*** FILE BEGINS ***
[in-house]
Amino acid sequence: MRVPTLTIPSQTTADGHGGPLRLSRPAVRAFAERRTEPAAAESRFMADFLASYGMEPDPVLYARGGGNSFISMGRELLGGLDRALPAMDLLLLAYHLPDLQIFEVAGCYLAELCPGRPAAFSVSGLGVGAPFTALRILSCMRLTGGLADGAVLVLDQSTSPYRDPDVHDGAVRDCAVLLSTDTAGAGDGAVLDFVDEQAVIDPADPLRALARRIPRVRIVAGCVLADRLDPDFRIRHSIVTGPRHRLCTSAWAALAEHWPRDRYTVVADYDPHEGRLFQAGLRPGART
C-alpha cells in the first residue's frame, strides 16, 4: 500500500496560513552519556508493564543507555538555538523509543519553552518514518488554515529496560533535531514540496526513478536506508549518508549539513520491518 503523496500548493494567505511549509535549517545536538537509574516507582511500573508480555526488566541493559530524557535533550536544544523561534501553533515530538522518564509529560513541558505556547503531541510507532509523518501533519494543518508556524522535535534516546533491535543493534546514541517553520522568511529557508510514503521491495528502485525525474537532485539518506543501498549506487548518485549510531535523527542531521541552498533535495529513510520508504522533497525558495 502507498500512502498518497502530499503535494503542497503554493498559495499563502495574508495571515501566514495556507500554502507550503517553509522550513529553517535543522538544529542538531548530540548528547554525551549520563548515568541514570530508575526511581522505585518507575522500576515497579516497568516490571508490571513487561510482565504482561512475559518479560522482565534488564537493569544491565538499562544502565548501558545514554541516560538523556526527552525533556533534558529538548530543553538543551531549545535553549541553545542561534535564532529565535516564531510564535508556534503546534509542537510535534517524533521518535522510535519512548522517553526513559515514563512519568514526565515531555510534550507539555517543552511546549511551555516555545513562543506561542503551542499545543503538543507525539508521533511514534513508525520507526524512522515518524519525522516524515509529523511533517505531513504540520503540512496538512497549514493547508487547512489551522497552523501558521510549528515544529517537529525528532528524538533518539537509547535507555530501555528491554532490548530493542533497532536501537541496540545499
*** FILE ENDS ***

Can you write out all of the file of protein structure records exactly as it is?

[in-house]
Amino acid sequence: MRVPTLTIPSQTTADGHGGPLRLSRPAVRAFAERRTEPAAAESRFMADFLASYGMEPDPVLYARGGGNSFISMGRELLGGLDRALPAMDLLLLAYHLPDLQIFEVAGCYLAELCPGRPAAFSVSGLGVGAPFTALRILSCMRLTGGLADGAVLVLDQSTSPYRDPDVHDGAVRDCAVLLSTDTAGAGDGAVLDFVDEQAVIDPADPLRALARRIPRVRIVAGCVLADRLDPDFRIRHSIVTGPRHRLCTSAWAALAEHWPRDRYTVVADYDPHEGRLFQAGLRPGART
C-alpha cells in the first residue's frame, strides 16, 4: 500500500496560513552519556508493564543507555538555538523509543519553552518514518488554515529496560533535531514540496526513478536506508549518508549539513520491518 503523496500548493494567505511549509535549517545536538537509574516507582511500573508480555526488566541493559530524557535533550536544544523561534501553533515530538522518564509529560513541558505556547503531541510507532509523518501533519494543518508556524522535535534516546533491535543493534546514541517553520522568511529557508510514503521491495528502485525525474537532485539518506543501498549506487548518485549510531535523527542531521541552498533535495529513510520508504522533497525558495 502507498500512502498518497502530499503535494503542497503554493498559495499563502495574508495571515501566514495556507500554502507550503517553509522550513529553517535543522538544529542538531548530540548528547554525551549520563548515568541514570530508575526511581522505585518507575522500576515497579516497568516490571508490571513487561510482565504482561512475559518479560522482565534488564537493569544491565538499562544502565548501558545514554541516560538523556526527552525533556533534558529538548530543553538543551531549545535553549541553545542561534535564532529565535516564531510564535508556534503546534509542537510535534517524533521518535522510535519512548522517553526513559515514563512519568514526565515531555510534550507539555517543552511546549511551555516555545513562543506561542503551542499545543503538543507525539508521533511514534513508525520507526524512522515518524519525522516524515509529523511533517505531513504540520503540512496538512497549514493547508487547512489551522497552523501558521510549528515544529517537529525528532528524538533518539537509547535507555530501555528491554532490548530493542533497532536501537541496540545499